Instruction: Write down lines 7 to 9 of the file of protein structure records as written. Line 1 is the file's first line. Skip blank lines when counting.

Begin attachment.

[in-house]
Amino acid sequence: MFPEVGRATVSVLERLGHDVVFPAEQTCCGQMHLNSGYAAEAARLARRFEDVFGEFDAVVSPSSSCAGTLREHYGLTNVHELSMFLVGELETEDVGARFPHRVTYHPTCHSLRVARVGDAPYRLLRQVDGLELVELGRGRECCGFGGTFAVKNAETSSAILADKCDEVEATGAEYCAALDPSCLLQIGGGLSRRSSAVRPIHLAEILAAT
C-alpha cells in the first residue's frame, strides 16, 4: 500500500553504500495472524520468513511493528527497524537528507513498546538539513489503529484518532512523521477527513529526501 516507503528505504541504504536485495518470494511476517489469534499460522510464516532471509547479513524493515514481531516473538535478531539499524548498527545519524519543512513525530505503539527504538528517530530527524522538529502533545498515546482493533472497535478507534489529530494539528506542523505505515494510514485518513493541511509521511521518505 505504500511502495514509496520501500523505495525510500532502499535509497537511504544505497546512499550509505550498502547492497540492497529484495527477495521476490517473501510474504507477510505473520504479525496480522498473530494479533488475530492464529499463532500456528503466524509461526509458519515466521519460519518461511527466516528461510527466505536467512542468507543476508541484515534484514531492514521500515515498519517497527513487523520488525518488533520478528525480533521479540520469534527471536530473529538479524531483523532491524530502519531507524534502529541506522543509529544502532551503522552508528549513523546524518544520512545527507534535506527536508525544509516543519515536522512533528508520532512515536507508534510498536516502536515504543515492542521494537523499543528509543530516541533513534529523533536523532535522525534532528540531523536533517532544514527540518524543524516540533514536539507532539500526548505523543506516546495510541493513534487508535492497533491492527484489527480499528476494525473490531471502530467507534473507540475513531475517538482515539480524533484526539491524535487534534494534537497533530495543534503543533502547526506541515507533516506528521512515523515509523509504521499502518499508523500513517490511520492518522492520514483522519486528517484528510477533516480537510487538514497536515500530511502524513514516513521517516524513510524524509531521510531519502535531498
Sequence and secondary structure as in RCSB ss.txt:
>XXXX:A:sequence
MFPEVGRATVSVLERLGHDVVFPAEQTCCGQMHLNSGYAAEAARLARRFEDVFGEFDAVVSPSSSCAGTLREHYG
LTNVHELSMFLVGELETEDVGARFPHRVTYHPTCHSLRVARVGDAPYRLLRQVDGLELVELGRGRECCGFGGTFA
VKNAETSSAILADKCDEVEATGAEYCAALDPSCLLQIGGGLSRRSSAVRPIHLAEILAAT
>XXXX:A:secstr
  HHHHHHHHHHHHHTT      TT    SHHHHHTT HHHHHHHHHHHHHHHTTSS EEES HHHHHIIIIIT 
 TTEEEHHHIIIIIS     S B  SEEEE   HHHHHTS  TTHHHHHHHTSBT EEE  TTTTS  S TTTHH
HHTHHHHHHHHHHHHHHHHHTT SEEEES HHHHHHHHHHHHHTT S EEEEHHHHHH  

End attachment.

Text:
LTNVHELSMFLVGELETEDVGARFPHRVTYHPTCHSLRVARVGDAPYRLLRQVDGLELVELGRGRECCGFGGTFA
VKNAETSSAILADKCDEVEATGAEYCAALDPSCLLQIGGGLSRRSSAVRPIHLAEILAAT
>XXXX:A:secstr